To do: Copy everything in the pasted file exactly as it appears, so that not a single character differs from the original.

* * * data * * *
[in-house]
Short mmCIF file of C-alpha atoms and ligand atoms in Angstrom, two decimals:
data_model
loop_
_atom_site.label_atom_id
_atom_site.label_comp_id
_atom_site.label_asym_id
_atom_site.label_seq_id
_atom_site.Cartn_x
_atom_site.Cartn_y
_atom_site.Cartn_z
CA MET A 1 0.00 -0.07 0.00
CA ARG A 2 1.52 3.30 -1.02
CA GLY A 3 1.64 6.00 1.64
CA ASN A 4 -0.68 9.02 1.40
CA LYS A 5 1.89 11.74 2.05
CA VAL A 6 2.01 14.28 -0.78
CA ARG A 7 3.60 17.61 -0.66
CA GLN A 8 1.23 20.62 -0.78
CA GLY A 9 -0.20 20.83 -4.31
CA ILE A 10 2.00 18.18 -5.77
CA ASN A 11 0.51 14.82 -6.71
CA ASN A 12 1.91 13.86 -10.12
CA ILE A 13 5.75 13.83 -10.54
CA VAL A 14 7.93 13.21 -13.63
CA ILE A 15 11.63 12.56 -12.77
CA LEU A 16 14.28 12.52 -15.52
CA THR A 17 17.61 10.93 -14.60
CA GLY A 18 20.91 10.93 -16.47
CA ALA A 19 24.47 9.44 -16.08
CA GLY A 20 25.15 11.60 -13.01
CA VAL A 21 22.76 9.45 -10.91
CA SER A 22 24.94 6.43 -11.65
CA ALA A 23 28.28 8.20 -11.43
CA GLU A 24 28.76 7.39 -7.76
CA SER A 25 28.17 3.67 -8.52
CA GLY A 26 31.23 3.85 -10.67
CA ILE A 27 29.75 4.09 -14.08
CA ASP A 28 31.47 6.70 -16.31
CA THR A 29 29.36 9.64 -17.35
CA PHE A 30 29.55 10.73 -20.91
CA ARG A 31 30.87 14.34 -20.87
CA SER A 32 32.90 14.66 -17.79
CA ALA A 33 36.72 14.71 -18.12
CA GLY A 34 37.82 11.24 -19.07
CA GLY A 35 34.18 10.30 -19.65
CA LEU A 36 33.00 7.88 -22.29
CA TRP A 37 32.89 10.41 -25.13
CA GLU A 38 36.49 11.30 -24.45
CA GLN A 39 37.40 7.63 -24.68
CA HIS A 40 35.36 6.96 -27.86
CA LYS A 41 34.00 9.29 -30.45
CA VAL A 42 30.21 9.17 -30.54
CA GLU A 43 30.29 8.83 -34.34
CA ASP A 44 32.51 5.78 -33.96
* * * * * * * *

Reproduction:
[in-house]
Short mmCIF file of C-alpha atoms and ligand atoms in Angstrom, two decimals:
data_model
loop_
_atom_site.label_atom_id
_atom_site.label_comp_id
_atom_site.label_asym_id
_atom_site.label_seq_id
_atom_site.Cartn_x
_atom_site.Cartn_y
_atom_site.Cartn_z
CA MET A 1 0.00 -0.07 0.00
CA ARG A 2 1.52 3.30 -1.02
CA GLY A 3 1.64 6.00 1.64
CA ASN A 4 -0.68 9.02 1.40
CA LYS A 5 1.89 11.74 2.05
CA VAL A 6 2.01 14.28 -0.78
CA ARG A 7 3.60 17.61 -0.66
CA GLN A 8 1.23 20.62 -0.78
CA GLY A 9 -0.20 20.83 -4.31
CA ILE A 10 2.00 18.18 -5.77
CA ASN A 11 0.51 14.82 -6.71
CA ASN A 12 1.91 13.86 -10.12
CA ILE A 13 5.75 13.83 -10.54
CA VAL A 14 7.93 13.21 -13.63
CA ILE A 15 11.63 12.56 -12.77
CA LEU A 16 14.28 12.52 -15.52
CA THR A 17 17.61 10.93 -14.60
CA GLY A 18 20.91 10.93 -16.47
CA ALA A 19 24.47 9.44 -16.08
CA GLY A 20 25.15 11.60 -13.01
CA VAL A 21 22.76 9.45 -10.91
CA SER A 22 24.94 6.43 -11.65
CA ALA A 23 28.28 8.20 -11.43
CA GLU A 24 28.76 7.39 -7.76
CA SER A 25 28.17 3.67 -8.52
CA GLY A 26 31.23 3.85 -10.67
CA ILE A 27 29.75 4.09 -14.08
CA ASP A 28 31.47 6.70 -16.31
CA THR A 29 29.36 9.64 -17.35
CA PHE A 30 29.55 10.73 -20.91
CA ARG A 31 30.87 14.34 -20.87
CA SER A 32 32.90 14.66 -17.79
CA ALA A 33 36.72 14.71 -18.12
CA GLY A 34 37.82 11.24 -19.07
CA GLY A 35 34.18 10.30 -19.65
CA LEU A 36 33.00 7.88 -22.29
CA TRP A 37 32.89 10.41 -25.13
CA GLU A 38 36.49 11.30 -24.45
CA GLN A 39 37.40 7.63 -24.68
CA HIS A 40 35.36 6.96 -27.86
CA LYS A 41 34.00 9.29 -30.45
CA VAL A 42 30.21 9.17 -30.54
CA GLU A 43 30.29 8.83 -34.34
CA ASP A 44 32.51 5.78 -33.96